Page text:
Because this was their initial career meeting, Justine Henin was a bit anxious about her quarterfinal opponent at the Sony Ericsson Open, Caroline Wozniacki. Nevertheless, the former world number one and multiple major winner as customary figured it out. Henin ousted the second seed in three sets 6-7,6-3,6-4.
Henin struck initially, breaking Wozniacki the first game of the match. Although the world number two swiftly returned the favor, in Wozniacki’s second game, with a forehand volley winner Henin had break point. Justine converted when Wozniacki’s forehand sailed long. After consolidating for 3-1, Henin found herself on the ropes in the 6th game, double break point down. Henin dropped that game to equalize the set at 3 all. Towards the end, the players traded breaks, sending the set to a tiebreaker whereby Wozniacki took a one set lead in the match.
In the second set, after both women held serve comfortably, Wozniacki double faulted to give Henin break point. Still, the teenager calmly brushed that aside and got to 3 all. Henin reciprocated the next game, wiping out two break points. On the change over, dealing with a lower back injury, Henin called for medical attention. When Henin got back to business with a return winner, she set up double break point. Justine obtained the 5-3 edge when Wozniacki made a backhand crosscourt miscue. The next game, with a forehand winner, Henin seized the set.
The third set, after Wozniacki committed a forehand error on game point, she attempted to volley off an overhead by Henin but failed. Now with break point, Henin forced Wozniacki into a backhand crosscourt error. Following that, Henin consolidated for 3-1. From that point on, both players cruised on serve. With Wozniacki unable to fabricate a break point, on triple match point, Henin closed out the match with her signature stroke, the backhand down the line.
After the match, MiamiTennisNews.com inquired the following from Henin:
Q. Is it difficult to come up with a strategy when you face a player for the first time?
HENIN: Yeah, it’s always difficult. Especially now that I’m coming back, I like to know a little bit about what can happen. When you face someone that you [have] never played in the past, you don’t have any [reference]. You just look [for] your confidence on the court and how to feel comfortable with the game she gives. So I do prefer to play someone that I know better.
Although it’s been three years since Kim Clijsters and Samantha Stosur last played, Clijsters didn’t seem unimpressed with her rival’s much improved game. Clijsters dispatched Stosur in straight sets 6-3,7-5.
After holding serve at love, Clijsters provoked three consecutive miscues from Stosur for triple break point. When Stosur sliced a backhand into the net, Clijsters pocketed the break. Subsequently, Clijsters consolidated for a 3-0 lead. Despite Stosur guarding serve, Clijsters refused to permit her back in the set. Ultimately, Clijsters wrapped things up with a love game.
Stosur found herself under the gun from the opening points of the second set. After erasing double point in her second service game, Stosur faced triple break point when Clijsters connected on a backhand down the line. The very next point, Clijsters duplicated that stroke to capture the break and a 3-2 advantage. Still, Stosur battled back to even out the set at 3 all. However, after Stosur netted a forehand, she stared at break point. Still, Stosur maintained serve for 4-3. But, at 5 all, a series of mistakes by Stosur established triple break point for Clijsters. Kim capitalized when Samantha dumped a backhand into the net. On her first try, the Belgian stuck a forehand winner to terminate the match.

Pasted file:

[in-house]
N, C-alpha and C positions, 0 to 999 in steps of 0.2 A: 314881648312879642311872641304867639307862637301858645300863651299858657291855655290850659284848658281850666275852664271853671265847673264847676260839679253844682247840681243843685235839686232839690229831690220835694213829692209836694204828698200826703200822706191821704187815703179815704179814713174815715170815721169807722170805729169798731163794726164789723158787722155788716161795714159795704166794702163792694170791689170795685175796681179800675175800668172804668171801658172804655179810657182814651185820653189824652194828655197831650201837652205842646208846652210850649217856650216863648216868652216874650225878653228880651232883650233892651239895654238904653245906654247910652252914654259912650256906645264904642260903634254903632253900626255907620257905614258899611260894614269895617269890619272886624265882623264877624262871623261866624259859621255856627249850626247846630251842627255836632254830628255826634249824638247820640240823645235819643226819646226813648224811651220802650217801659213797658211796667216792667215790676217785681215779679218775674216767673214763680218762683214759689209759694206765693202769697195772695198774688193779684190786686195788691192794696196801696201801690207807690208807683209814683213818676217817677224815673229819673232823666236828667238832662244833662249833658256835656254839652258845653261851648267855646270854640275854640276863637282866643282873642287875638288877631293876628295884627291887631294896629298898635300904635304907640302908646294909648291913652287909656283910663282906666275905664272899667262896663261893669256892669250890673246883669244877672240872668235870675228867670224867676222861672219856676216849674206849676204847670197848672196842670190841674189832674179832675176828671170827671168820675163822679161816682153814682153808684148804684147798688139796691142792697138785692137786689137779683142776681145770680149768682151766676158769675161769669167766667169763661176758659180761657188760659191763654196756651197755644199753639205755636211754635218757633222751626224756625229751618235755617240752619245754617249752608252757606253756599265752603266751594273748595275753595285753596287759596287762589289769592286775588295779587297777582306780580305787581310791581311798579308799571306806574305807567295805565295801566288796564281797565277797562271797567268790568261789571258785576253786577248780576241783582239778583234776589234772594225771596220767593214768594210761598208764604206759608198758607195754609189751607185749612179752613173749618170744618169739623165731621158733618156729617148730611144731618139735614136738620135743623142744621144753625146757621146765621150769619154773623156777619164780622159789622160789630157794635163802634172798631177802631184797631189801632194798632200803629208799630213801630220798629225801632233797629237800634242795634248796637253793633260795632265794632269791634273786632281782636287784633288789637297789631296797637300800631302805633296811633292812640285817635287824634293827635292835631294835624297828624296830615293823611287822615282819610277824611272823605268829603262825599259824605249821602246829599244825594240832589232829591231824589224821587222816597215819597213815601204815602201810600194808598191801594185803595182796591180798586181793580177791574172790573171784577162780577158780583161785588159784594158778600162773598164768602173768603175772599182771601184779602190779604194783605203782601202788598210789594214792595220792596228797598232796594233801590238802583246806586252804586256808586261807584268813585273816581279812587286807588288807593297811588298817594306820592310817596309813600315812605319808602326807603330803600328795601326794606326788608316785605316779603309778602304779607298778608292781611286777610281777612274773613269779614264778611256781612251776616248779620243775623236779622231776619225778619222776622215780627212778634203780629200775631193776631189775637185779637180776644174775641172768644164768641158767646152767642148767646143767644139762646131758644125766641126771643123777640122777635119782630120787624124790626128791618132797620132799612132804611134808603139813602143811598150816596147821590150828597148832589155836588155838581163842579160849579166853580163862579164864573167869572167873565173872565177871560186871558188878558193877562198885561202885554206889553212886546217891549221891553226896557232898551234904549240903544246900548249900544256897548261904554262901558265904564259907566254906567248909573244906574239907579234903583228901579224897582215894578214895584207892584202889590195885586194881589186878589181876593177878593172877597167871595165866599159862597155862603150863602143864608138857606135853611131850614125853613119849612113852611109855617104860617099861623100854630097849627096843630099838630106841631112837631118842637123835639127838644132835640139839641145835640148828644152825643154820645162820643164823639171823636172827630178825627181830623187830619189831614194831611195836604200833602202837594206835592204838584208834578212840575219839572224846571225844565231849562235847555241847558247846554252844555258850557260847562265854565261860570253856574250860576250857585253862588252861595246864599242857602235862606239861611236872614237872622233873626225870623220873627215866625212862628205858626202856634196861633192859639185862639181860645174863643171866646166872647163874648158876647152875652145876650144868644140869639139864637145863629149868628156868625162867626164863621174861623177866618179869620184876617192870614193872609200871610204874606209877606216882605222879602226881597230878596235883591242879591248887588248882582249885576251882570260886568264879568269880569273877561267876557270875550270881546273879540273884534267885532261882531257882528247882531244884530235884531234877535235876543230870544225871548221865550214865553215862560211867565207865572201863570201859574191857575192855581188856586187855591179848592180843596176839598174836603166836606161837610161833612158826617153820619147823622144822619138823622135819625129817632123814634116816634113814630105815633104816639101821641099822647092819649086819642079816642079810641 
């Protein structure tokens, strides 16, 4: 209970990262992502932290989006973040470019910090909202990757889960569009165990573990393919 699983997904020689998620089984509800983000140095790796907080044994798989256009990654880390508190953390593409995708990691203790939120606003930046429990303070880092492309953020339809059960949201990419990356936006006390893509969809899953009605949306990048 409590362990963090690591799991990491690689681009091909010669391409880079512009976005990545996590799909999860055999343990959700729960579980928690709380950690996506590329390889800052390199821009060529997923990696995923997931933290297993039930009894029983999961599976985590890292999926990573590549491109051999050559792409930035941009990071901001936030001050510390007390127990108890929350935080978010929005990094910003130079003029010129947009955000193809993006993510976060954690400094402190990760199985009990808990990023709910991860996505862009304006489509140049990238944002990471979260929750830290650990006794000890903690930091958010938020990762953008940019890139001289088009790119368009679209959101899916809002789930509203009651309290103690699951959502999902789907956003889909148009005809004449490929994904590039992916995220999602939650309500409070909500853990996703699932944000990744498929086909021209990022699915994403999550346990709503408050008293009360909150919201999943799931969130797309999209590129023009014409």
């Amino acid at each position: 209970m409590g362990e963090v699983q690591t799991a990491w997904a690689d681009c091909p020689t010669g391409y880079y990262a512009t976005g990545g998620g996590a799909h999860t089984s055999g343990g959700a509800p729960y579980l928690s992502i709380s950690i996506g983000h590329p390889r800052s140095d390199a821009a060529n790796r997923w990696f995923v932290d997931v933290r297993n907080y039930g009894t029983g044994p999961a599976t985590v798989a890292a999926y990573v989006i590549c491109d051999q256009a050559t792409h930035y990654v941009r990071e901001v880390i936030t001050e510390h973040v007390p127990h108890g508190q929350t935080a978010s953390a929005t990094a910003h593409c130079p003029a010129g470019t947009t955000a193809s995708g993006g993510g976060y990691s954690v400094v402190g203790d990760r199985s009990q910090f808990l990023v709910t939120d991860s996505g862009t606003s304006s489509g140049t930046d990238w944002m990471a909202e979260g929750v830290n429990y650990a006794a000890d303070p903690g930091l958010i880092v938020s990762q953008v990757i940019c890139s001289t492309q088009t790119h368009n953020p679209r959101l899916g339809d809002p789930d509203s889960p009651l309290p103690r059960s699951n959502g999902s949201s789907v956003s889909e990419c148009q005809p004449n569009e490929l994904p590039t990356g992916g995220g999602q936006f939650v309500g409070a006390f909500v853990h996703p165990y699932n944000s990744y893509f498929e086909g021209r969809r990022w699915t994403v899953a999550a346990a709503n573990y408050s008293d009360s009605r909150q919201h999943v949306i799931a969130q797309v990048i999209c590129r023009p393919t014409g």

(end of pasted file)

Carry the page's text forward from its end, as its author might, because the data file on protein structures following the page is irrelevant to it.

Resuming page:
After her win, MiamiTennisNews.com asked Clijsters:
Q. Stosur has one the best serves on the tour, and her kick serve is especially good. Were you surprised how well you returned against her?
CLIJSTERS: The thing is . . . when I play against Sam I know that that’s her serve, so you kind of can prepare yourself for it . . .
Q. You haven’t played since 2007. So there was really nothing that different?
CLIJSTERS: Um, she’s definitely improved a lot . . . When I played her in the past . . . I think especially at really important matches and important moments in matches I think she would make a few . . . easier mistakes. You know, I felt that she’s really worked a lot on the serve, and then the next shot. I think she’s really good at that. I think if you can’t get it wide enough to her backhand she’s really aggressive with that forehand. She puts a lot spin on there, so it’s tough to get out of it once she’s putting pressure on you. Once you’re into that rally, you can’t really get out of her forehand. So I was really trying to make sure that from the return I was trying to go into that backhand. When I felt that I could really go down the line or just open it up in the forehand, like trying to stay aggressive and . . . not to let her dominate most of the points.
Clijsters’ victory sets up an all Belgian semifinal. In Brisbane, Henin and Clijsters clashed in the finals, the former’s first tournament after rejoining the WTA tour. That match was a high quality affair with Clijsters prevailing in a tight third set tiebreaker. If that duel is any indication, this will be a spectacular semifinal encounter.